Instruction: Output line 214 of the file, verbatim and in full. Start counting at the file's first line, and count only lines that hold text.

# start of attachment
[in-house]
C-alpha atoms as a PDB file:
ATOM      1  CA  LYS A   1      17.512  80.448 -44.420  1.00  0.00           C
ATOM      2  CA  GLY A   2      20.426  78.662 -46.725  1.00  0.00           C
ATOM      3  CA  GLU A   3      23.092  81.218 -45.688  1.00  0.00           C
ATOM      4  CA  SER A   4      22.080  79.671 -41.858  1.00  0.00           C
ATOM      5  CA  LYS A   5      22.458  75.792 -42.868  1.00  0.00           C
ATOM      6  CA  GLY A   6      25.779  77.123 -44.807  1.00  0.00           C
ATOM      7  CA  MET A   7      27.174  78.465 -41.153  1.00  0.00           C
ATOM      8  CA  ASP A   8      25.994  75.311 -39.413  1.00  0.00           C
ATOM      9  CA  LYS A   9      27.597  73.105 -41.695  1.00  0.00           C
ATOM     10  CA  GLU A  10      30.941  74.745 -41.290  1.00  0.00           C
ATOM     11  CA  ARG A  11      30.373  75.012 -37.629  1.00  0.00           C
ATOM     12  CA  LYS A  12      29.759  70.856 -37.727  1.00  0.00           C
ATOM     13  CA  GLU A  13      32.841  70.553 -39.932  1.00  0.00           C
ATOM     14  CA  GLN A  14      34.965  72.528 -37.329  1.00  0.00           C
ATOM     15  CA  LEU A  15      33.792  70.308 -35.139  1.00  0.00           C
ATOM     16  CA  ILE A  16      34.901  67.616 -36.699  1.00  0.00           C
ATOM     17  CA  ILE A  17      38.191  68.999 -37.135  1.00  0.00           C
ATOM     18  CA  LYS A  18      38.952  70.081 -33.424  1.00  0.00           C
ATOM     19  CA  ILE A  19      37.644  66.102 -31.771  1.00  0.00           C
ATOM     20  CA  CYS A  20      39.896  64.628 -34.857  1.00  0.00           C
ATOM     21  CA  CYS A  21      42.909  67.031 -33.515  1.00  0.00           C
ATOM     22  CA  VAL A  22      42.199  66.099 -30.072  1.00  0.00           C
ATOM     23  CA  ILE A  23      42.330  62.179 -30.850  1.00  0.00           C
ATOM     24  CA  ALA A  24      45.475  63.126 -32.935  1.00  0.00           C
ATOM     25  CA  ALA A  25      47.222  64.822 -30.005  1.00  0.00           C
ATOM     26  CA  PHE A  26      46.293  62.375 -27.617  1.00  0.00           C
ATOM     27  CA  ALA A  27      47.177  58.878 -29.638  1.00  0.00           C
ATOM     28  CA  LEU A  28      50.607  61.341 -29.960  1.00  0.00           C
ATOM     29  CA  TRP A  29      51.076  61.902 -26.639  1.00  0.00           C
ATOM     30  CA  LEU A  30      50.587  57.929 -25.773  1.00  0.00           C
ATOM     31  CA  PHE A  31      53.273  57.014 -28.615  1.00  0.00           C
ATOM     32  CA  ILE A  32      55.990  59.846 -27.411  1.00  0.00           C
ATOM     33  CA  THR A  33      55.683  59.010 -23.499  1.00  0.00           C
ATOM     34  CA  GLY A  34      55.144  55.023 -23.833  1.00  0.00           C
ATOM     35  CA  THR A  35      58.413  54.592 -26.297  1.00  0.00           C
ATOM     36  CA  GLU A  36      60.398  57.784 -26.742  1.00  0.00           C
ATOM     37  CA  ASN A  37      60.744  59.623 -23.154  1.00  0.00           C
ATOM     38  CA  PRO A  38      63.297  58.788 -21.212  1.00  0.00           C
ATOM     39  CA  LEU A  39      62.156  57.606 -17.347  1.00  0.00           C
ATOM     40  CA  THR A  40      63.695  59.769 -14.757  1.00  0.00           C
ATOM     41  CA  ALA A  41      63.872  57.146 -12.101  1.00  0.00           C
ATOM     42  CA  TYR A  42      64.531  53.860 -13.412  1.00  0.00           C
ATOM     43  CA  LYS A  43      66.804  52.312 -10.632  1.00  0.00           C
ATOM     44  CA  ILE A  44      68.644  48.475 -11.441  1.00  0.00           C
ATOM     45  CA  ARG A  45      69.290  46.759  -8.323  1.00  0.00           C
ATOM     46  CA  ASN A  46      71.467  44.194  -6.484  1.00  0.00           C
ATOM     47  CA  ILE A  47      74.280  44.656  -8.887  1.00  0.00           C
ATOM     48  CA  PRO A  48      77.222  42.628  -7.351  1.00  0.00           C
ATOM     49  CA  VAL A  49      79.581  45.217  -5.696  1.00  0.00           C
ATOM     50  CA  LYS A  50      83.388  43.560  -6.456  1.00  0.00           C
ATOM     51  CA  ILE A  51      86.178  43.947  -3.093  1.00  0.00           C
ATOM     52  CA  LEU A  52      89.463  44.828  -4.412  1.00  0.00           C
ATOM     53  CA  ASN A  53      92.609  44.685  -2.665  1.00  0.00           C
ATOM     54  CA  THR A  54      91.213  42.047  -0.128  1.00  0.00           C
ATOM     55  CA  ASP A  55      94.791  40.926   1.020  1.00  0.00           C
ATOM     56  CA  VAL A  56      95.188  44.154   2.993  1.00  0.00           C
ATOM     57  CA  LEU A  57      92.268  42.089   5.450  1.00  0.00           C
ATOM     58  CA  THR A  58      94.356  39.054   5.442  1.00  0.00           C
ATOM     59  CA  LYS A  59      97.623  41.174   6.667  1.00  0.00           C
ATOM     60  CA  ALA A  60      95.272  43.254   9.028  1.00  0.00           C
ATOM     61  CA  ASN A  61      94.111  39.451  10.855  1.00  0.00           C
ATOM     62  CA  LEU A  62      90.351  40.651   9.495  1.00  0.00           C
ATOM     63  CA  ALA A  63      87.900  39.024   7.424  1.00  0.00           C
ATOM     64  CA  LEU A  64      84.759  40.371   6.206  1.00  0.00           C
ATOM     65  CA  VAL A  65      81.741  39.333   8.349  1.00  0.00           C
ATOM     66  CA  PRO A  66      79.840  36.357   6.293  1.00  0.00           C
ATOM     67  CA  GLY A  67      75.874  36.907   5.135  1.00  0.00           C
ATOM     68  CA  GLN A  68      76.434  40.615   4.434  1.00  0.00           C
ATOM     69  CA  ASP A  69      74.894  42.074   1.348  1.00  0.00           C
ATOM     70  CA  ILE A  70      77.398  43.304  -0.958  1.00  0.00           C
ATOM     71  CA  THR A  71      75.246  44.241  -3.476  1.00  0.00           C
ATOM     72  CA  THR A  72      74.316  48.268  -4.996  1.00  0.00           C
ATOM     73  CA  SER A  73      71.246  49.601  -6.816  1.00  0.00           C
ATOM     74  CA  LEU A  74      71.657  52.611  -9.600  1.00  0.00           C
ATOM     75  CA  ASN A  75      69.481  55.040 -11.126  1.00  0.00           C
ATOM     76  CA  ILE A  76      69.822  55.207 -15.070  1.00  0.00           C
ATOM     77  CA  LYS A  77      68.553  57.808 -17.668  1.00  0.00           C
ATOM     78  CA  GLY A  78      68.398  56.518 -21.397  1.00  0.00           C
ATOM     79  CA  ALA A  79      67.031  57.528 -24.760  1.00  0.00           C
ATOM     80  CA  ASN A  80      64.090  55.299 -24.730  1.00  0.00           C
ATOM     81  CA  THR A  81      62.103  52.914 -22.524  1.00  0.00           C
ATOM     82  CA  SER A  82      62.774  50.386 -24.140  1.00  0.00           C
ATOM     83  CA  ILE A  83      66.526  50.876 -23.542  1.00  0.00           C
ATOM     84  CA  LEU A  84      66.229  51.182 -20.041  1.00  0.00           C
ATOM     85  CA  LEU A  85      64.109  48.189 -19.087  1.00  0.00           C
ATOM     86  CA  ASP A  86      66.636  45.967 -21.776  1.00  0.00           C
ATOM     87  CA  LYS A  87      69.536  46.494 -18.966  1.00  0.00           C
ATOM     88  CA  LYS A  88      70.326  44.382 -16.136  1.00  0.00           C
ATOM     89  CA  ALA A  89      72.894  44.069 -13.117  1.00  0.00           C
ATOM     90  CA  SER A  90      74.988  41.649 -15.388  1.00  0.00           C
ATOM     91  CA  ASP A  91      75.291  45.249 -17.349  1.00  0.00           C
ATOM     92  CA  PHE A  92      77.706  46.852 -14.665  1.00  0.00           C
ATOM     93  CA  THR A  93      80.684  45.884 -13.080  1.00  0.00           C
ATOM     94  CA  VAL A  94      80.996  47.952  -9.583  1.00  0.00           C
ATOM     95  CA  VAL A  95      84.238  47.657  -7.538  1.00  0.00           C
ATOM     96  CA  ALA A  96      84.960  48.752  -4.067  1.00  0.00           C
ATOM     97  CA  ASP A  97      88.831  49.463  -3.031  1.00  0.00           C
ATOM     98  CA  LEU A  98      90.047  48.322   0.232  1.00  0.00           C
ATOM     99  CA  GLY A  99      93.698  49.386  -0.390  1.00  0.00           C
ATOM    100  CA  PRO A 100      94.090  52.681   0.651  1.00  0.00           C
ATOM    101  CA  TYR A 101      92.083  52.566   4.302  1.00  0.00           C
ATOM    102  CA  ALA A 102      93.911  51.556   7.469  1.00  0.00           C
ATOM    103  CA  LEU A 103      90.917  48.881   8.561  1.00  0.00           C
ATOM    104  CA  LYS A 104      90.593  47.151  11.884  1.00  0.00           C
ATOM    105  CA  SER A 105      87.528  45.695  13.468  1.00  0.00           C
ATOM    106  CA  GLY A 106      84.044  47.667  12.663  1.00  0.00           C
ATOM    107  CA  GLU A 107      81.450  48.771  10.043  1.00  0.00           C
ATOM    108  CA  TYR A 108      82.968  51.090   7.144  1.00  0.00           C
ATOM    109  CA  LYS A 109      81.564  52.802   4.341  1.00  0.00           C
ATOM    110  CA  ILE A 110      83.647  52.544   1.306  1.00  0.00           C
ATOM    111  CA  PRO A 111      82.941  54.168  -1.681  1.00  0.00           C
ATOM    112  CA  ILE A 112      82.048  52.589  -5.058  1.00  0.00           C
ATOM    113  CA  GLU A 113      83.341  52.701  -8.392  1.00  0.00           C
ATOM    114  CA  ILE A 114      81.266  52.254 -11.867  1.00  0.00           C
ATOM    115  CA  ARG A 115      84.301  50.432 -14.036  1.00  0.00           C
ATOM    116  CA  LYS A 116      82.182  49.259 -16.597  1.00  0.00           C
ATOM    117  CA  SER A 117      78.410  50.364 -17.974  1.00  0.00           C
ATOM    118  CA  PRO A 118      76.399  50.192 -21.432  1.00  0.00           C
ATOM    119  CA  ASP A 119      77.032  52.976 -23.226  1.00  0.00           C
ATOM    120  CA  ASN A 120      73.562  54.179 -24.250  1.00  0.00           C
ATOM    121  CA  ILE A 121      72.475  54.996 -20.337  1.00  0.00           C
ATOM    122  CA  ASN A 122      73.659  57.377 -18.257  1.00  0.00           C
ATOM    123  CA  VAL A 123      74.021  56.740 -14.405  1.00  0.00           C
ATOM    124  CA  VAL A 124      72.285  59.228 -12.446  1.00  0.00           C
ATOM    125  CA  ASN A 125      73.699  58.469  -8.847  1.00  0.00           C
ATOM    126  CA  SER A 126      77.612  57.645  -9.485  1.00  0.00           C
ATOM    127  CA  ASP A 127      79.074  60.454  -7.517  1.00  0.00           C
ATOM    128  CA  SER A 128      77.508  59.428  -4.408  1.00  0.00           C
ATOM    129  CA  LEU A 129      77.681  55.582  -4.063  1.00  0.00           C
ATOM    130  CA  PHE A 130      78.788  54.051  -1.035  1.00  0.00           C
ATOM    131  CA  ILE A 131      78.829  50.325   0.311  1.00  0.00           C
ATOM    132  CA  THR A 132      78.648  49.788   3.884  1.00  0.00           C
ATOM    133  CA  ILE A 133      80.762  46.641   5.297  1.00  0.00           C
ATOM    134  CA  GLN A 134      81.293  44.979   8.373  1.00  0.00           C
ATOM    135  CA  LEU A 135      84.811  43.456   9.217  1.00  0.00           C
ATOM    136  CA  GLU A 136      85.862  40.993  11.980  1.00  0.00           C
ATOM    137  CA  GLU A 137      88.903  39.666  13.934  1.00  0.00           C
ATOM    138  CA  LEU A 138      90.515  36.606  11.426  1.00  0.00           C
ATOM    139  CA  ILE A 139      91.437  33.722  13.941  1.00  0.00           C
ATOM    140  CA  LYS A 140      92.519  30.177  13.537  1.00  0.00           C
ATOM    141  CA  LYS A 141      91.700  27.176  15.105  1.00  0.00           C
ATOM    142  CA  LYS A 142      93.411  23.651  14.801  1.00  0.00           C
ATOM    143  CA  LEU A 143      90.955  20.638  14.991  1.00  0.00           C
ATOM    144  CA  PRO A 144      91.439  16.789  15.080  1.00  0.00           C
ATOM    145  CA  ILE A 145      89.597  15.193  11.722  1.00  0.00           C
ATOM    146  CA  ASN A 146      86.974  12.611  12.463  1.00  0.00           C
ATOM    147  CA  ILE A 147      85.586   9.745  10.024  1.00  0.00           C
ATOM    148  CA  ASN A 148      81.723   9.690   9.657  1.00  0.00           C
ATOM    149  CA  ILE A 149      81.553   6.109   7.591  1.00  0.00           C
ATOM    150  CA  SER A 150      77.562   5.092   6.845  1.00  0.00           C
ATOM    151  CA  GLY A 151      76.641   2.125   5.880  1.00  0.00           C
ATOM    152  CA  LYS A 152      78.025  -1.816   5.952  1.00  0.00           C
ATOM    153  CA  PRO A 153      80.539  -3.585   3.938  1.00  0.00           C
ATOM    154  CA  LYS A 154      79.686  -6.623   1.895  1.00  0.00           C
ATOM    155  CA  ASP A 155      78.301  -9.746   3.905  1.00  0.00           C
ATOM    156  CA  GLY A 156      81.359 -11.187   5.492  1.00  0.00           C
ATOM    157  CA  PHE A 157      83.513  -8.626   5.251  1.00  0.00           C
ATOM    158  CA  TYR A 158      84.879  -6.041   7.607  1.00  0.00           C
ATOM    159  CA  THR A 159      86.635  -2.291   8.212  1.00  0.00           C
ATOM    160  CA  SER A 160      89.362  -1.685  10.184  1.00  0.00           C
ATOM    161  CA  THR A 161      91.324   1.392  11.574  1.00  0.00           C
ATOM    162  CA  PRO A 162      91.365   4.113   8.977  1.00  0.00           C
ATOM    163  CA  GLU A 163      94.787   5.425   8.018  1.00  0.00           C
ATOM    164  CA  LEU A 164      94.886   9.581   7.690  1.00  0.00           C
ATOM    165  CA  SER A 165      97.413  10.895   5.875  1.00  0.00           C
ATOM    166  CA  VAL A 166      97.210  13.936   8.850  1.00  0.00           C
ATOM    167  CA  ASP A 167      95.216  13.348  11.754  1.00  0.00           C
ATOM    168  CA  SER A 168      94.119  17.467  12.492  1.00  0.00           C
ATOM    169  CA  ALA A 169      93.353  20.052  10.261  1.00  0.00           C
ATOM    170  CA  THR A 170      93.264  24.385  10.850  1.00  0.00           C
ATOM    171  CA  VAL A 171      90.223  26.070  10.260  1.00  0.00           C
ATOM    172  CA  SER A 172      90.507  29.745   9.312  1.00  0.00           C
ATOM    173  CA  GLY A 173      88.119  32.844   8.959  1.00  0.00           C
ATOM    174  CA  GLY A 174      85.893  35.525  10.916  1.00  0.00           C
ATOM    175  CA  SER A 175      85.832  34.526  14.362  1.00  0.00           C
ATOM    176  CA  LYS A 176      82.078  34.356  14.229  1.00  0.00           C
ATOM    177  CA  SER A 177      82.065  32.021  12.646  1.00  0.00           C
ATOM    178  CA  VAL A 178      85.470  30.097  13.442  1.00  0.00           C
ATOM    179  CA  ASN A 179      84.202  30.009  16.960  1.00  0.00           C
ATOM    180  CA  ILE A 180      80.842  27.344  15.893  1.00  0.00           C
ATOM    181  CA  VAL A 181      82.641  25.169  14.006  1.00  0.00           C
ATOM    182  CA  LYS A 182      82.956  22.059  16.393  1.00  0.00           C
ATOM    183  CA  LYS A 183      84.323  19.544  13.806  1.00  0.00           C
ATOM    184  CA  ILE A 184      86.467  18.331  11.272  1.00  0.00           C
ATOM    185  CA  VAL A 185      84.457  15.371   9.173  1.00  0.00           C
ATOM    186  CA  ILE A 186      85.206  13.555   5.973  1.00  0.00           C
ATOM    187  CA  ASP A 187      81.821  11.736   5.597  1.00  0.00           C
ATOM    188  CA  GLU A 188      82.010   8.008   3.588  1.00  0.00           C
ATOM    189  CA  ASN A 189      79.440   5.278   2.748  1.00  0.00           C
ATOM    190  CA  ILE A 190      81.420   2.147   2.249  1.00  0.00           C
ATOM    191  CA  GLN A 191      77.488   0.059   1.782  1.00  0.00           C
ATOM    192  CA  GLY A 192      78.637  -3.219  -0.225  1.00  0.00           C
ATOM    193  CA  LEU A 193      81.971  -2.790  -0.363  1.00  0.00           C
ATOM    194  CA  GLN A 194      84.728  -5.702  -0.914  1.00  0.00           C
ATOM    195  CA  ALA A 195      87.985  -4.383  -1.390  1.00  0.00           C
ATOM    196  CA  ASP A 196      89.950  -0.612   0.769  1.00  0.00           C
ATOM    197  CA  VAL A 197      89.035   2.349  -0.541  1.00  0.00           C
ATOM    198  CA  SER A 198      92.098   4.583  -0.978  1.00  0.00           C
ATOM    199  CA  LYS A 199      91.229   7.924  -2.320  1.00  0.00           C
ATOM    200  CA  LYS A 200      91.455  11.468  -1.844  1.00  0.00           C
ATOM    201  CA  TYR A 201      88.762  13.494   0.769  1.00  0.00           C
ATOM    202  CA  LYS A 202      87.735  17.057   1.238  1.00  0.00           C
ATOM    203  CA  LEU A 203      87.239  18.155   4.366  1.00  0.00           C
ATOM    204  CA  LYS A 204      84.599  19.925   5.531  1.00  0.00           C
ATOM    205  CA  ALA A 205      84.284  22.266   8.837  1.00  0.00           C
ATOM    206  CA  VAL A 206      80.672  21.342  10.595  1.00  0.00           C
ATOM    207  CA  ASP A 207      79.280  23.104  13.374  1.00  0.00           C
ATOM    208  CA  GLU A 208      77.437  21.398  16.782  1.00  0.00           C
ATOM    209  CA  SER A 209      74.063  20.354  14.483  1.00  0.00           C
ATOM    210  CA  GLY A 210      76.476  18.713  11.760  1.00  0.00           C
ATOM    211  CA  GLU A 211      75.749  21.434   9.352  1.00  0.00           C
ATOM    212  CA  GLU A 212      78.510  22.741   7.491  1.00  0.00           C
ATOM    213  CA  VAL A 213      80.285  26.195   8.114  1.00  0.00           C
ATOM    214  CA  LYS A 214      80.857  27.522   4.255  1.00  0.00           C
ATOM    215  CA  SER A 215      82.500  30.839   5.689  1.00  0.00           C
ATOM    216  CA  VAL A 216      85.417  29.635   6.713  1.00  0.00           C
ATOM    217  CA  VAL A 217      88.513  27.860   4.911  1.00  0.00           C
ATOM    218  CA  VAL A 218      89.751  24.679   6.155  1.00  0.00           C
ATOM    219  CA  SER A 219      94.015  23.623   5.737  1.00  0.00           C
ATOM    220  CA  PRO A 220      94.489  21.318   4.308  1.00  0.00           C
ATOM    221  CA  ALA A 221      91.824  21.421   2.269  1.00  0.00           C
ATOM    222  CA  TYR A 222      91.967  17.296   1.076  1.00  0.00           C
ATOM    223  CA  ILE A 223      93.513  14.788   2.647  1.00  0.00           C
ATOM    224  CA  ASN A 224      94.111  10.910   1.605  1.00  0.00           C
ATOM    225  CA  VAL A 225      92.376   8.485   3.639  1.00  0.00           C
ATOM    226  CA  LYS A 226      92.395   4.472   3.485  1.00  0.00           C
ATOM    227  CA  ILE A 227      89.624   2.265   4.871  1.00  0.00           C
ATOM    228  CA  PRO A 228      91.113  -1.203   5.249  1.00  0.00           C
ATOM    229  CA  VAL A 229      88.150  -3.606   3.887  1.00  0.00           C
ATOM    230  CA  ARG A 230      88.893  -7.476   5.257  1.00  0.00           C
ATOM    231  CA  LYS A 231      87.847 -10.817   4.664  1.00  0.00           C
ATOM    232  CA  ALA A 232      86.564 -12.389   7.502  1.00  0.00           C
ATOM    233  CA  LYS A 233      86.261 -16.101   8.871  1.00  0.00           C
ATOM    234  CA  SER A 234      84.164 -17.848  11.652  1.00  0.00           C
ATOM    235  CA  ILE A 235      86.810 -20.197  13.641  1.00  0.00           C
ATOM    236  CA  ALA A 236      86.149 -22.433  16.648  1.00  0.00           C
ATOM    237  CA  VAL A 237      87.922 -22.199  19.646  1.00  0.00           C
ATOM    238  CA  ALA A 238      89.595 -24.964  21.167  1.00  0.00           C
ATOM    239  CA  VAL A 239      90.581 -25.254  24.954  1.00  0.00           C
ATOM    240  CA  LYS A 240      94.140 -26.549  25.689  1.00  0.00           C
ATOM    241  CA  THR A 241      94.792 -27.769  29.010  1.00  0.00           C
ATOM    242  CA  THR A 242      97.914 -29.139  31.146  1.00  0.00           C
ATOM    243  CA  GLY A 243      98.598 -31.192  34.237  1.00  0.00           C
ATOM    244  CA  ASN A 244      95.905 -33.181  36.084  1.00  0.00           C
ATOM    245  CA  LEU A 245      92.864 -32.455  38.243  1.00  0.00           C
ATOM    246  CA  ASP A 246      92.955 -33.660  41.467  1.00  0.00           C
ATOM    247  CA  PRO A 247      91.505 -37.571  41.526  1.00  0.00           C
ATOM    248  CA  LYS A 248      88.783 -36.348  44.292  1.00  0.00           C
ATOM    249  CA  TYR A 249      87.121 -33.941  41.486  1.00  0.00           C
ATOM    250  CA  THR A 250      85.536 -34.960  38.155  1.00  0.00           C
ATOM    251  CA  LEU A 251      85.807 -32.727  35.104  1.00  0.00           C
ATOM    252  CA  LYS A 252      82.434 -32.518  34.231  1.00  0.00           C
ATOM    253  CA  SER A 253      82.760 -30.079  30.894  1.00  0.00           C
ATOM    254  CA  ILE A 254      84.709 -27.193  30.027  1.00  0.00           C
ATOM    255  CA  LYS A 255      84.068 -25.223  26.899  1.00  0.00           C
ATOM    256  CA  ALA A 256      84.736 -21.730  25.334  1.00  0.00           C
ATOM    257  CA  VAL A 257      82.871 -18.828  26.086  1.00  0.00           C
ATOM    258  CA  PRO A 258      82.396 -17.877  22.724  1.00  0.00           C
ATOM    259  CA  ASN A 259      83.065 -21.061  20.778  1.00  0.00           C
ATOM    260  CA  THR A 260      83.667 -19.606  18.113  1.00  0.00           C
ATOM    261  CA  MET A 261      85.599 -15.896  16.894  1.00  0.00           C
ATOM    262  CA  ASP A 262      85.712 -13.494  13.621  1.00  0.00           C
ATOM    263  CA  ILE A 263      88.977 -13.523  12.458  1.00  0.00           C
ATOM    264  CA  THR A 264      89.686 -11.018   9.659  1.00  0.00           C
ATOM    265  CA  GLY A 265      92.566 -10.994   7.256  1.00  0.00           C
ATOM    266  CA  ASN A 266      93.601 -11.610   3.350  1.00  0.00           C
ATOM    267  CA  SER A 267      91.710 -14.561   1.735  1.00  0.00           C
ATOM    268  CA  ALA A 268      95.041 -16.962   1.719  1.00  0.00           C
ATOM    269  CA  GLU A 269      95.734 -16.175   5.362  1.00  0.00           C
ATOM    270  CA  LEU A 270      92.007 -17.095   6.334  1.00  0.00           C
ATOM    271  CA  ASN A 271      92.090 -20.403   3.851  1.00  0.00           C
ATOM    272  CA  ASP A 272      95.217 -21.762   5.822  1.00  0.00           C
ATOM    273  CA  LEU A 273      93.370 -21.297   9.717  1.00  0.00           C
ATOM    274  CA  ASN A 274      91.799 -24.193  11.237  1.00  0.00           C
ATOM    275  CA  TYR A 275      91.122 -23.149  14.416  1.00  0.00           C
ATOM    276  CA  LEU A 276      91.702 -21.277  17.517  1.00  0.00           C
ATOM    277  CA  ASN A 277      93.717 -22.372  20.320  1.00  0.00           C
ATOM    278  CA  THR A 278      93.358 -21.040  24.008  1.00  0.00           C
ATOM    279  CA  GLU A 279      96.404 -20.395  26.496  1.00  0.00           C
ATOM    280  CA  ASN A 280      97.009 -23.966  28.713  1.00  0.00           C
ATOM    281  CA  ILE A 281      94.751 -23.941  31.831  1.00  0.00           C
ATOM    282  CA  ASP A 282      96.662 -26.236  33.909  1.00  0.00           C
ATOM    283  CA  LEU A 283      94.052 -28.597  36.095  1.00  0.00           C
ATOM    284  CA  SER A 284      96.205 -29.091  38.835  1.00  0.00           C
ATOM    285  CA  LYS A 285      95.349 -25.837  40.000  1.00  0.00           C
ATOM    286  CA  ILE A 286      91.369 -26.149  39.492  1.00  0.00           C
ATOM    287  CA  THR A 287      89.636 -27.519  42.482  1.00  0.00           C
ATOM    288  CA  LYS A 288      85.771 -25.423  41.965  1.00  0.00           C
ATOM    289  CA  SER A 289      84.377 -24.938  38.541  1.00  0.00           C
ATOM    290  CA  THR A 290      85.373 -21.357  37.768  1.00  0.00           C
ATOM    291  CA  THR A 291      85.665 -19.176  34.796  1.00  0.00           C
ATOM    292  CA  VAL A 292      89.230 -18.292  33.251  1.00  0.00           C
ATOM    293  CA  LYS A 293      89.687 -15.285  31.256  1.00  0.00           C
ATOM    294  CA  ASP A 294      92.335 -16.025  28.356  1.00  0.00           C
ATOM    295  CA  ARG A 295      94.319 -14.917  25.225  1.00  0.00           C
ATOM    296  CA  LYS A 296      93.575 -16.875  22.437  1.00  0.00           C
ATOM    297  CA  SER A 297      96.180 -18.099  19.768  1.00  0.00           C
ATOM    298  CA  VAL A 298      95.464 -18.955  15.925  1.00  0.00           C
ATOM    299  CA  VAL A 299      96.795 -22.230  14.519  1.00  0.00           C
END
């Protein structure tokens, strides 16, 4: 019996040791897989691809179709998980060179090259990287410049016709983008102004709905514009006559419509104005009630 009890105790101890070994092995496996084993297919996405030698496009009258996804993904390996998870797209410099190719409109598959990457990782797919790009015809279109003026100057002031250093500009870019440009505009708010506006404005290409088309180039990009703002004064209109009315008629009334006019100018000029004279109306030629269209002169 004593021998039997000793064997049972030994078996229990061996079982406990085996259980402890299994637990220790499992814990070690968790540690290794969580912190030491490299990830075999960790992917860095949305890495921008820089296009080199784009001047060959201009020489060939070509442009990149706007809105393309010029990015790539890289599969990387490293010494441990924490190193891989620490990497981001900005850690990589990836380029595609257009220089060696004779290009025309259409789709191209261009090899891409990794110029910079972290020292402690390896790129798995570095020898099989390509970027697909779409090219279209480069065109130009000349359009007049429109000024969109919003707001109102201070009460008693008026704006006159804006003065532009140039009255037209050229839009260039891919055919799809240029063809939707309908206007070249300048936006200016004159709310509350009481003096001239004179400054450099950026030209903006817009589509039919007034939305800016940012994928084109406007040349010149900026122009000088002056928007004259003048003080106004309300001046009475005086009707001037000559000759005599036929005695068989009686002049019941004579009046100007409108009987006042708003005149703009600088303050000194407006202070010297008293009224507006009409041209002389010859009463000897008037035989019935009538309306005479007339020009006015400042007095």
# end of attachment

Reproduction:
ATOM    212  CA  GLU A 212      78.510  22.741   7.491  1.00  0.00           C